In Underwood & Another v Bounty UK Ltd & Another  EWHC 888 (QB), the High Court of England and Wales dismissed claims for misuse of private information (MPI) and breach of the Data Protection Act 1998 of England and Wales (DPA). It held, inter alia, that unlawful access to personal data by a third party were actions of that third party and that responsibility for such unlawful processing was that of such third party.
The claimants were a mother (M) and child (C). The defendants were Bounty UK Ltd (Bounty) and Hampshire Hospitals NHS Foundation Trust (Trust).
Bounty and the Trust had a contractual relationship whereby Bounty was given access to new mothers on Trust premises. The contract provided that Bounty agreed to use information provided “in strict accordance with the Data Protection Act” but as observed by the judge, “Bounty’s business model was largely based upon harvesting data from expectant mothers in order to sell that data on to third parties”. One such expectant mother was M who claimed that a Bounty representative had obtained information about her and her new-born from the patient information sheets found at the bottom of her hospital bed.
In the hours after the birth, a Bounty employee visited C at her hospital bedside. During that visit, and without the permission of C and unknown to the First Claimant at that time, the Bounty employee read certain paperwork at the end of C’s bed, and obtained personal data of the new-born M.
Shortly after leaving hospital, C began receiving marketing communications and suspected that the cause of these was as a result of Bounty obtaining her personal data and selling it to third parties. Data subject access requests subsequently confirmed her suspicions.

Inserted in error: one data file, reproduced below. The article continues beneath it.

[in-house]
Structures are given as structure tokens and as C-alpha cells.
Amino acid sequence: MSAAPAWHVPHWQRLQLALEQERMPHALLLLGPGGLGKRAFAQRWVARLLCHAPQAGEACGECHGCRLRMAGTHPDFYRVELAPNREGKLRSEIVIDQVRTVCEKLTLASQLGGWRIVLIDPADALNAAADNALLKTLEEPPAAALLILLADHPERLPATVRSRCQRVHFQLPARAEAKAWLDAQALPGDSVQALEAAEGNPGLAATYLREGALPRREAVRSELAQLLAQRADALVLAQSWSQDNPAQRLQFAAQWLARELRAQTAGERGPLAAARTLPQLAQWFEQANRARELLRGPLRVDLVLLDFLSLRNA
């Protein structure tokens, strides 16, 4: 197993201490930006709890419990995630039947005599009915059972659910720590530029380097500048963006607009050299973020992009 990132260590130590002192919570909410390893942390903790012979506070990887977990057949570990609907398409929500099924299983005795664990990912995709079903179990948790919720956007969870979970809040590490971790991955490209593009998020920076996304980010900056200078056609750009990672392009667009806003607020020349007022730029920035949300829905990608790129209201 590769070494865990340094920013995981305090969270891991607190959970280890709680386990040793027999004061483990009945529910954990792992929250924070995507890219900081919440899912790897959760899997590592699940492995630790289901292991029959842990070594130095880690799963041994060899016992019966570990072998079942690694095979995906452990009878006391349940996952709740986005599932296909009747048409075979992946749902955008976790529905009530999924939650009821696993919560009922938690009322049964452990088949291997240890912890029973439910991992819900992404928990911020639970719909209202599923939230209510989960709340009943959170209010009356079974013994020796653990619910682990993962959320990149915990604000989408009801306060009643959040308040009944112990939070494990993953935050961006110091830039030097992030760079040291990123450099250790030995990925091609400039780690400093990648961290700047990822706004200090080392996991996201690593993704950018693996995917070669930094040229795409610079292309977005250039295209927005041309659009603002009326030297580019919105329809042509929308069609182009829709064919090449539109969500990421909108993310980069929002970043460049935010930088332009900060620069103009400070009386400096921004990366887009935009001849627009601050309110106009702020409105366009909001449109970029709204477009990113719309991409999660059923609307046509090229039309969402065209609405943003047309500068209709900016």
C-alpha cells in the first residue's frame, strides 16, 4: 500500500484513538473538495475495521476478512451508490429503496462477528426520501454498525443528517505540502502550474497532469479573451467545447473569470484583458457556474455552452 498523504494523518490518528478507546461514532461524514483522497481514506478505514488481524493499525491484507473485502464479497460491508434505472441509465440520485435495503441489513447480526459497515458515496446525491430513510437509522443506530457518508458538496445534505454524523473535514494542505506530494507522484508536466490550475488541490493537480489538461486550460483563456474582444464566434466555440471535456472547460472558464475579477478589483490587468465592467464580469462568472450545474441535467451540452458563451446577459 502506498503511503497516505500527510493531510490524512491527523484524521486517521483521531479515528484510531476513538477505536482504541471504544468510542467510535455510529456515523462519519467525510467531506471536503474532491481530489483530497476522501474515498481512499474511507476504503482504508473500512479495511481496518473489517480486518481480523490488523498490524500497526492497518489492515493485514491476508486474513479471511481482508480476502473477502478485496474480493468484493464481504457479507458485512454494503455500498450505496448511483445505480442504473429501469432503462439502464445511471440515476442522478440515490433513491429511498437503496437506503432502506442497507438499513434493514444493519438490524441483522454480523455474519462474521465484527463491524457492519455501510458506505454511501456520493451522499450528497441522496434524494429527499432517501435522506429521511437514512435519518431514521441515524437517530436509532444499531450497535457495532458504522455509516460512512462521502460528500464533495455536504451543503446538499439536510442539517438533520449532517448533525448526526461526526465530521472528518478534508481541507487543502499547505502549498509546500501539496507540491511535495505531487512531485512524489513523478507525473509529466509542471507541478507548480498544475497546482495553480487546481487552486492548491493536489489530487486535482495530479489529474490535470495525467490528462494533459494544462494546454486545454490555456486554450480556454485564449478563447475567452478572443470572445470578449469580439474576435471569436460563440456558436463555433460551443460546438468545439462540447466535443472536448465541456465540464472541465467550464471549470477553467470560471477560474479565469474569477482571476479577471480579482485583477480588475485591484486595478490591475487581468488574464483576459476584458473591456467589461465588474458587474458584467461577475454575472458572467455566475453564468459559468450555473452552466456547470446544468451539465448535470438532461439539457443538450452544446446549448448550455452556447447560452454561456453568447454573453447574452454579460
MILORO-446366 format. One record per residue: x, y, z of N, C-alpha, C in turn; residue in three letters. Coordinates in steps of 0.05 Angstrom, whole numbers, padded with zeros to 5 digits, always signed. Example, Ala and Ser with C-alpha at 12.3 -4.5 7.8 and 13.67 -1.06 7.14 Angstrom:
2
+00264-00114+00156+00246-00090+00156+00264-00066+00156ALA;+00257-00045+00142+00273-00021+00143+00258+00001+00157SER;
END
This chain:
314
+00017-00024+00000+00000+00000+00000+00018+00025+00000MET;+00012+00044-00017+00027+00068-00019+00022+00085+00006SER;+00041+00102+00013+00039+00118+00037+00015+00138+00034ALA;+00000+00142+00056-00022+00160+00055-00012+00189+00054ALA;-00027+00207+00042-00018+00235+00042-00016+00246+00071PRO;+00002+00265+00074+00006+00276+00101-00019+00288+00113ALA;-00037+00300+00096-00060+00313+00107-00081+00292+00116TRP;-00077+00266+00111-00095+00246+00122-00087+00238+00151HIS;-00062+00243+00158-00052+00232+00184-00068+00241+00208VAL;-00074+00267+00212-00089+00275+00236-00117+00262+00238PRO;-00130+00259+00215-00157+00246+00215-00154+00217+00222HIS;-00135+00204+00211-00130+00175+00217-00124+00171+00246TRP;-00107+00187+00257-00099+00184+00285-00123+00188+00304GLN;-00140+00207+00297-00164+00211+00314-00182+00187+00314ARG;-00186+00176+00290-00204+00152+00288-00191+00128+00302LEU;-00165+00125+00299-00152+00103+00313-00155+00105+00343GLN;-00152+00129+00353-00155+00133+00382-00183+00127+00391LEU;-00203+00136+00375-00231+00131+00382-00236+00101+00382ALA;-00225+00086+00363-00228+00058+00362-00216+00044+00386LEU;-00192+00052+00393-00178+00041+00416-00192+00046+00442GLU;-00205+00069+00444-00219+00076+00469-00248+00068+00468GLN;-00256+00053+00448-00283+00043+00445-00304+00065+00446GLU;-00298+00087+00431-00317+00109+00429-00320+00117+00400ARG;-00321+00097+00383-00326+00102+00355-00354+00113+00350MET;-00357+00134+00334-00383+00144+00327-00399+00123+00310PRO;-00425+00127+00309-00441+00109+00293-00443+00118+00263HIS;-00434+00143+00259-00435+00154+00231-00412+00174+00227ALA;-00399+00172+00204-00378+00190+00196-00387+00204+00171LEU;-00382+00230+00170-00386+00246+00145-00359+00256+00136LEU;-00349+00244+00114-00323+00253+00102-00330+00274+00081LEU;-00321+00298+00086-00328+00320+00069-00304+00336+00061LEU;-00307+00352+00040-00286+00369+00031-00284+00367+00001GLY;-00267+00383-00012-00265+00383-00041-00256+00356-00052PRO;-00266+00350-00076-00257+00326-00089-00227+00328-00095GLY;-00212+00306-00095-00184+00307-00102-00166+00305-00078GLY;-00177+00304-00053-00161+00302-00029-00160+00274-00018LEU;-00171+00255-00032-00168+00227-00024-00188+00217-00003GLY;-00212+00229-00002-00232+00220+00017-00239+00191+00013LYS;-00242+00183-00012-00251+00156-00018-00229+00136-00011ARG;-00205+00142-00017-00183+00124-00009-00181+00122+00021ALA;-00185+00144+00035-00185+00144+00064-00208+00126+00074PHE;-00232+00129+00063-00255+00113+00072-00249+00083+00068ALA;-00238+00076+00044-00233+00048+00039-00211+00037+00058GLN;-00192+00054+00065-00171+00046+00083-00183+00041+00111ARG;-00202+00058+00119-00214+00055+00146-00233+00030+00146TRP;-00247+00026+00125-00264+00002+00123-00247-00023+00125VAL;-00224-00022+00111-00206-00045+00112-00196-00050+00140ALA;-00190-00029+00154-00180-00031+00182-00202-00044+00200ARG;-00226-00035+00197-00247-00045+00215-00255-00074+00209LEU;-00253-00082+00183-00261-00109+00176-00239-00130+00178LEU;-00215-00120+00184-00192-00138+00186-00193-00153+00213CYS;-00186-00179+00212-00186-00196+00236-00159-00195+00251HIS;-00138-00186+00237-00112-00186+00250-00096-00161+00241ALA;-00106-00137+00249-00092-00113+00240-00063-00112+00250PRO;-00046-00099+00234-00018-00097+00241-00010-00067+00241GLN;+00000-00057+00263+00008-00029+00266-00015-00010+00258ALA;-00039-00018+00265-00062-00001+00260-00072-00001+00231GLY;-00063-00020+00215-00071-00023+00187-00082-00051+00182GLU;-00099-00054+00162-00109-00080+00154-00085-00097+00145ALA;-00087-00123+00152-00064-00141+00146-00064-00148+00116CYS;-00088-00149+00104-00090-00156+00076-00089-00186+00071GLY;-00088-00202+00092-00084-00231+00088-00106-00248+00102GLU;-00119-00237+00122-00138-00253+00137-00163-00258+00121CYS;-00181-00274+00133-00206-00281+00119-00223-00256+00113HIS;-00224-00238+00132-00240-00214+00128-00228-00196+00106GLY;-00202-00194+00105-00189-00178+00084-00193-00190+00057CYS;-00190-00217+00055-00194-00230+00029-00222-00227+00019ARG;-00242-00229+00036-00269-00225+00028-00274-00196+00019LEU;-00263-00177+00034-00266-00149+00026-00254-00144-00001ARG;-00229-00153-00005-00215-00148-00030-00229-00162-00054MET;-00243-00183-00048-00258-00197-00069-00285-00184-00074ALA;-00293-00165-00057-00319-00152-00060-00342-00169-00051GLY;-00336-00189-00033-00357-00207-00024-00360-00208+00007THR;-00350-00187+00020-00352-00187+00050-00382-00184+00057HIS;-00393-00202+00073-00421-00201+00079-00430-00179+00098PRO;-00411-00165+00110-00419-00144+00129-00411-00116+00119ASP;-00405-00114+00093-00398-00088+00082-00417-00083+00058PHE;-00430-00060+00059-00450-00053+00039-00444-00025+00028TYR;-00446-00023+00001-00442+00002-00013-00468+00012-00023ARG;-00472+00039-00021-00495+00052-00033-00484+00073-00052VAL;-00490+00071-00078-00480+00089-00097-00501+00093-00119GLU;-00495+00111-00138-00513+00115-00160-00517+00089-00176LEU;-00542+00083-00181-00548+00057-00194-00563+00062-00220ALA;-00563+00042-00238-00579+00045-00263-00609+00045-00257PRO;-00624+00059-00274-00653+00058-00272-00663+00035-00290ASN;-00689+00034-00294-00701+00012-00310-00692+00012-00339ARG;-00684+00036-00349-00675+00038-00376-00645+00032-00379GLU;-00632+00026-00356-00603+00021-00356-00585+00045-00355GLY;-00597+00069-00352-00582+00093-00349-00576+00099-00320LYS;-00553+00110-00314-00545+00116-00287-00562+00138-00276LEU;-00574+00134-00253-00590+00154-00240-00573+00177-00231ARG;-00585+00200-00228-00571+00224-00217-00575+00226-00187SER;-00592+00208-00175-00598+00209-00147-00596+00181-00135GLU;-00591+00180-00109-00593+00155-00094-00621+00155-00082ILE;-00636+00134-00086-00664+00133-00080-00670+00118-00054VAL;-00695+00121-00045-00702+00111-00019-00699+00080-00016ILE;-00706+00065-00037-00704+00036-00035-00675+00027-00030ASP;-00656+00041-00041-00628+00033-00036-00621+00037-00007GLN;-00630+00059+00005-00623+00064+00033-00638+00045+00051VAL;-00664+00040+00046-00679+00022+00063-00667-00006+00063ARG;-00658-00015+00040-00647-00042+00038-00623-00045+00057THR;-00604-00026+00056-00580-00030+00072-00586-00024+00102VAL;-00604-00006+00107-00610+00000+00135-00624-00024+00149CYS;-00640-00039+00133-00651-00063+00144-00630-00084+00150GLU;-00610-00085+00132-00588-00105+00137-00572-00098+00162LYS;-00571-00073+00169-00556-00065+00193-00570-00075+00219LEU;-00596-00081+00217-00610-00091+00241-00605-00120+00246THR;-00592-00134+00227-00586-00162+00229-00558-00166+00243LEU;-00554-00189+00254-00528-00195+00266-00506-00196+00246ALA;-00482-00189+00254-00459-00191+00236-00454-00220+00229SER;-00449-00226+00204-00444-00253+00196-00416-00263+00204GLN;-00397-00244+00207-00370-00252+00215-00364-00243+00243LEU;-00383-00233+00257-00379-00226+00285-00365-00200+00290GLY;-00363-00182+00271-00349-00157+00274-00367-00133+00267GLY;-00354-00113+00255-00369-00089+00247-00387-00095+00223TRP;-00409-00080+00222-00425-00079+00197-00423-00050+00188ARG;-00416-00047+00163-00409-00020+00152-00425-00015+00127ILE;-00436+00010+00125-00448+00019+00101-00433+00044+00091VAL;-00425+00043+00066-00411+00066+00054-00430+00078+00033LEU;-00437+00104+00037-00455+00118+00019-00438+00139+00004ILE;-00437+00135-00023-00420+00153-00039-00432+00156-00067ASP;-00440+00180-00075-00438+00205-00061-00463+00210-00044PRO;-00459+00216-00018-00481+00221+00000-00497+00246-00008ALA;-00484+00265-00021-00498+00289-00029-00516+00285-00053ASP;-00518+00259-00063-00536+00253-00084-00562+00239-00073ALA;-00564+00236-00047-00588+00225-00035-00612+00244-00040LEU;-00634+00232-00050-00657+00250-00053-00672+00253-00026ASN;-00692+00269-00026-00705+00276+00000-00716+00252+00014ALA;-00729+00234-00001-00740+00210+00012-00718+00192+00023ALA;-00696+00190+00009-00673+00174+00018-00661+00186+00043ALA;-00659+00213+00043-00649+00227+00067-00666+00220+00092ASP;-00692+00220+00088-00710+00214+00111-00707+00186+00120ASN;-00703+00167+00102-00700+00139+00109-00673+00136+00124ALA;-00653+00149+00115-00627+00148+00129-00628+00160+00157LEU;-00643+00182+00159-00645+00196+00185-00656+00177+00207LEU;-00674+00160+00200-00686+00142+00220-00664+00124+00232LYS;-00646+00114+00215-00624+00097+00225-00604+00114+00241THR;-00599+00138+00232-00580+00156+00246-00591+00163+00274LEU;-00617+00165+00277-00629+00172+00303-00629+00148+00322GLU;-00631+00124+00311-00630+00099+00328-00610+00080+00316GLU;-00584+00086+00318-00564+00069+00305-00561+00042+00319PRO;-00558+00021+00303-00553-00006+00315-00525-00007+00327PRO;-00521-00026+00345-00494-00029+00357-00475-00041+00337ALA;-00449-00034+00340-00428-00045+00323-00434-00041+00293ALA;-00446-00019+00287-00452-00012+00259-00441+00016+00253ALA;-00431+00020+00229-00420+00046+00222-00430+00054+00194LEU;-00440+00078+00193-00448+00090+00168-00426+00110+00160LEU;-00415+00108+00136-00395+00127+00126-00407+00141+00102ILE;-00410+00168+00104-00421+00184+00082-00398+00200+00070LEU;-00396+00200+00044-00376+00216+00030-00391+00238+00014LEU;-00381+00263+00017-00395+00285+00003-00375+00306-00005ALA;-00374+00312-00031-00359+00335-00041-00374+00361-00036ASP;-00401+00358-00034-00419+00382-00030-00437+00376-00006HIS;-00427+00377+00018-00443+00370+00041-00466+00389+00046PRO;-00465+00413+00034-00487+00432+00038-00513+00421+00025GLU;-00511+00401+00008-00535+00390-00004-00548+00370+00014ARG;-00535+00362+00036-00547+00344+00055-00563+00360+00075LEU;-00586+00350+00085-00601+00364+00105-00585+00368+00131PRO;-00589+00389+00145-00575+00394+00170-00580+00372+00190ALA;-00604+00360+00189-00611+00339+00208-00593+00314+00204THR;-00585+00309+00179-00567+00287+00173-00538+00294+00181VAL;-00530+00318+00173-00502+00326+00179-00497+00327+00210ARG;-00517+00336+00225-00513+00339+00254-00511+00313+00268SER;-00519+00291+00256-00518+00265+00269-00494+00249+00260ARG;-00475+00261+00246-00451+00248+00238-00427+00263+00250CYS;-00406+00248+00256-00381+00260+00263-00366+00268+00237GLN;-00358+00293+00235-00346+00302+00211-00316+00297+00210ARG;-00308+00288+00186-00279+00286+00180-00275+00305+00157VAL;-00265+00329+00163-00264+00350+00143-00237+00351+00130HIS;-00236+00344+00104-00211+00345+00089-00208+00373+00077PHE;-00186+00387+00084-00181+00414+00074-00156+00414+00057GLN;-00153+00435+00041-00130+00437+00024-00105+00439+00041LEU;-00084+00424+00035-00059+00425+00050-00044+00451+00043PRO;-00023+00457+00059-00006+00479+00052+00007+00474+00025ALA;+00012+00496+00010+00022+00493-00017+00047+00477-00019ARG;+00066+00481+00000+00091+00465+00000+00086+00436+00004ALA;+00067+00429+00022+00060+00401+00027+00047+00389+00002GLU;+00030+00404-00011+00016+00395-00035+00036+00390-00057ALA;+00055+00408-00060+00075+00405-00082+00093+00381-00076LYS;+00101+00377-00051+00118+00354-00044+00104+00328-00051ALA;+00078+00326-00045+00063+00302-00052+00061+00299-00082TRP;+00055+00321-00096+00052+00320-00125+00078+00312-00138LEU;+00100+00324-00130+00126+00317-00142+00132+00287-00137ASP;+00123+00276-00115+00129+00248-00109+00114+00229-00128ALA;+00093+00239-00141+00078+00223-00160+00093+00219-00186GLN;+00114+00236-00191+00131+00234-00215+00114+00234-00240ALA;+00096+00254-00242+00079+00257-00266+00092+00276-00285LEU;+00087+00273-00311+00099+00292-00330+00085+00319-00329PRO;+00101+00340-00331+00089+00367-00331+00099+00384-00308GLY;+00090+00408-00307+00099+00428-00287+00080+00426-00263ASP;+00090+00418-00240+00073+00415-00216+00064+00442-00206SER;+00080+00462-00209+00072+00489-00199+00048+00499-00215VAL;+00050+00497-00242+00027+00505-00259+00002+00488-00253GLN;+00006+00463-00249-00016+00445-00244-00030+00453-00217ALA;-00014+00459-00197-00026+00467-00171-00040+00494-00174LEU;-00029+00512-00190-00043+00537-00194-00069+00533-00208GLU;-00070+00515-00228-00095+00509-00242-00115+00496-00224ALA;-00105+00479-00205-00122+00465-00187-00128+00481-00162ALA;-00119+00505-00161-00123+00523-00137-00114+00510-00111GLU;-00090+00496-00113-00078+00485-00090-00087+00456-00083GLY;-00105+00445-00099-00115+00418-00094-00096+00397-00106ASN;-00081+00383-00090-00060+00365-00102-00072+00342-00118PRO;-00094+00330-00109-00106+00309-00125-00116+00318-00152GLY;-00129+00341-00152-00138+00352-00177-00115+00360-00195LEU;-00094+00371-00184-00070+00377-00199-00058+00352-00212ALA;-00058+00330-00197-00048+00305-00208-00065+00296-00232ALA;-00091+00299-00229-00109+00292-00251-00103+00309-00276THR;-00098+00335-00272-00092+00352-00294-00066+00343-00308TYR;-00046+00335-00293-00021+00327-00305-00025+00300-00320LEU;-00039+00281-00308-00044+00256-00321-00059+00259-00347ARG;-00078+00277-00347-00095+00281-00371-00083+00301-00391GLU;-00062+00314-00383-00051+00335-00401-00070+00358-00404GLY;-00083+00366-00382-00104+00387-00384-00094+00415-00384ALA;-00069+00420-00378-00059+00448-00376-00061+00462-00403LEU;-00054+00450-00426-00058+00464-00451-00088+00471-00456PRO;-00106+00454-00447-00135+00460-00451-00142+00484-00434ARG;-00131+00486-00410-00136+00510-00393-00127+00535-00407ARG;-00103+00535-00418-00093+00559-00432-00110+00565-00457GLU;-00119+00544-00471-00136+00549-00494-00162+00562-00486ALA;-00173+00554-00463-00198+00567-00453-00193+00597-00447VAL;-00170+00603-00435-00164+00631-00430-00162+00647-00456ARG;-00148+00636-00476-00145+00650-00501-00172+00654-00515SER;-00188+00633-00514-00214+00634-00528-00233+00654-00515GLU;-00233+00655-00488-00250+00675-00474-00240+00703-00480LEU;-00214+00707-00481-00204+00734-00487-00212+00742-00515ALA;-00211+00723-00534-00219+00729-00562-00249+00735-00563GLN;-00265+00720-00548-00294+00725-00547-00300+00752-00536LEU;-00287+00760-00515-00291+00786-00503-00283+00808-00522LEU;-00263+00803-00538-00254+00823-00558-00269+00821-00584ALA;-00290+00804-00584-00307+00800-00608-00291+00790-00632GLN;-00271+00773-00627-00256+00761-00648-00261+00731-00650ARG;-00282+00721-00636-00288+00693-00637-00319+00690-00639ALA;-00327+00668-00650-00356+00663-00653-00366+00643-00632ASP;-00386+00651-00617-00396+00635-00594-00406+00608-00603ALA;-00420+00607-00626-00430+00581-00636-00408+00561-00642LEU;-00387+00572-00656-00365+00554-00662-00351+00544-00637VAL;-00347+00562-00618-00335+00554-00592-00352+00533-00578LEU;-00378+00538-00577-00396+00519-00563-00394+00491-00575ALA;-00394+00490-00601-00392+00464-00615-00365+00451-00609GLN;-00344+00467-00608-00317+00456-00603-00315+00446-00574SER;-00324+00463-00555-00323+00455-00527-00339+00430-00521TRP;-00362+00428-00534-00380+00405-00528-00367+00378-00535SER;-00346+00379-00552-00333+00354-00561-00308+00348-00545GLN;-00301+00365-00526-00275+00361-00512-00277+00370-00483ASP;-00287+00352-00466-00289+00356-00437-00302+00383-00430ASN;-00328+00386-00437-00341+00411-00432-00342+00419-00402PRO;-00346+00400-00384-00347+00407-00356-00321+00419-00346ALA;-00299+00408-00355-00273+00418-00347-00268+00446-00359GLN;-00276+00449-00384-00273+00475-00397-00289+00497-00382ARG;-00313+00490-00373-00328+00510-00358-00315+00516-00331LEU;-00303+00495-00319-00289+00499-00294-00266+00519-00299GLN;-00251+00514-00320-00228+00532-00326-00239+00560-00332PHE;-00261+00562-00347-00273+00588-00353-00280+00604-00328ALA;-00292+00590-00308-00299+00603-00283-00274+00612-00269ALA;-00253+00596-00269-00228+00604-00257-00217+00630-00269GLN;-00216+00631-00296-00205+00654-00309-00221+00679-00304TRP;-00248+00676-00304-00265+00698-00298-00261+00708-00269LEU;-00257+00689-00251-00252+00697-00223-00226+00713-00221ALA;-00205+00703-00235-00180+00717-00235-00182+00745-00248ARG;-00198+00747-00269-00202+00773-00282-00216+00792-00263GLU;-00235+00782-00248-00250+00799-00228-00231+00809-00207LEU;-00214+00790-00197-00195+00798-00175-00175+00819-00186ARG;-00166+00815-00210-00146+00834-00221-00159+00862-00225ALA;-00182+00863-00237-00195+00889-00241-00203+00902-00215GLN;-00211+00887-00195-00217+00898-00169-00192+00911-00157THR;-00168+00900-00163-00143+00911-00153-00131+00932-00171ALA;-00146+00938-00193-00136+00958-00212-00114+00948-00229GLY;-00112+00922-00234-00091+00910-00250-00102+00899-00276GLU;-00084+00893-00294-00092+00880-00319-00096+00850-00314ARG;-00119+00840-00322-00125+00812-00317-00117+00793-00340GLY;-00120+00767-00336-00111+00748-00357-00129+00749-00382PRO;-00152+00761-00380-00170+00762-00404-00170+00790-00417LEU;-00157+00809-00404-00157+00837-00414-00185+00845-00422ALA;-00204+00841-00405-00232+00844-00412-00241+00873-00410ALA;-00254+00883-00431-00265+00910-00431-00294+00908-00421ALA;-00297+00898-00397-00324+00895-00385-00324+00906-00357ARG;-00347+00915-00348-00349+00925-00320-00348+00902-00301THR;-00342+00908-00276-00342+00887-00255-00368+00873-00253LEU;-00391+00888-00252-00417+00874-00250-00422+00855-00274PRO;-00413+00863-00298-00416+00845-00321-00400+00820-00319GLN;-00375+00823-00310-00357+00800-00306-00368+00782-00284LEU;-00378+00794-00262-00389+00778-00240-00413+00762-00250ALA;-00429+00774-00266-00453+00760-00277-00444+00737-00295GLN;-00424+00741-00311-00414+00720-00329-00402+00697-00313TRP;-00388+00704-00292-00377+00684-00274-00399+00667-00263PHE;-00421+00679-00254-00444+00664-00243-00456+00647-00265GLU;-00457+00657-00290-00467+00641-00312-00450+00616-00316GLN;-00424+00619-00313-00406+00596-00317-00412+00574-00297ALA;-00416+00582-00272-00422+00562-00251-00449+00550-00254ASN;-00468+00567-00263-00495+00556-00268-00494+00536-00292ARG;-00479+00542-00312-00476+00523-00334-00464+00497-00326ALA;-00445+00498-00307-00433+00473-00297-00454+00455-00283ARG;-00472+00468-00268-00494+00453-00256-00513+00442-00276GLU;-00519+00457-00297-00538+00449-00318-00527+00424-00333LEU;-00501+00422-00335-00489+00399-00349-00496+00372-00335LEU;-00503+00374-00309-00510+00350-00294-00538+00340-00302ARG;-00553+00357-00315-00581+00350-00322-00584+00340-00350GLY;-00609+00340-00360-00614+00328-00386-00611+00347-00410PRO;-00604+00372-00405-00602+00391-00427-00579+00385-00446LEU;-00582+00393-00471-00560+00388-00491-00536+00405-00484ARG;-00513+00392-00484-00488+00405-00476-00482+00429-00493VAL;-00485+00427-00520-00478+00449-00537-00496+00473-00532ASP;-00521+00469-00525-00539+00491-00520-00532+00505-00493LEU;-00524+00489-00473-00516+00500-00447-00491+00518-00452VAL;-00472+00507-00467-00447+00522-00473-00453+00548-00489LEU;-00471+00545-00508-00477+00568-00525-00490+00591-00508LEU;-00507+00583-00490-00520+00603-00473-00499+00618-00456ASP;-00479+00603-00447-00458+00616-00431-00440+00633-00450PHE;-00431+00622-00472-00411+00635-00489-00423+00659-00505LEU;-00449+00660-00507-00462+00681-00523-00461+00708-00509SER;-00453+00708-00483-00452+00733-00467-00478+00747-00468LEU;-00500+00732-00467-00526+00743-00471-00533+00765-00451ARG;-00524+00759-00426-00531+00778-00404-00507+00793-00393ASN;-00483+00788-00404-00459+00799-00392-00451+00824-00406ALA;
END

M sought damages against Bounty and the Trust for breaches of the DPA and for the tort of MPI. Bounty subsequently entered administration and judgment in default was entered against it and alleged that the Trust had:
Dismissing the claims against the Trust, the High Court held that:
The judgment will undoubtedly be welcomed by data controllers who have had limited guidance or examples in respect of what their obligations are since the introduction of the GDPR. Similarly governing and regulatory bodies will also welcome a decision in the hope that it may deter data subjects from making claims or complaints of a more vexatious nature in respect of their rights.
Although I would describe the judgment as a triumph for pragmatism, it should not be at all perceived as a means of alleviating a controller’s responsibility to protect the personal data that it processes and ensure that any processors engaged to process personal data on their behalf be subject to certain conditions regarding the processing of that data.
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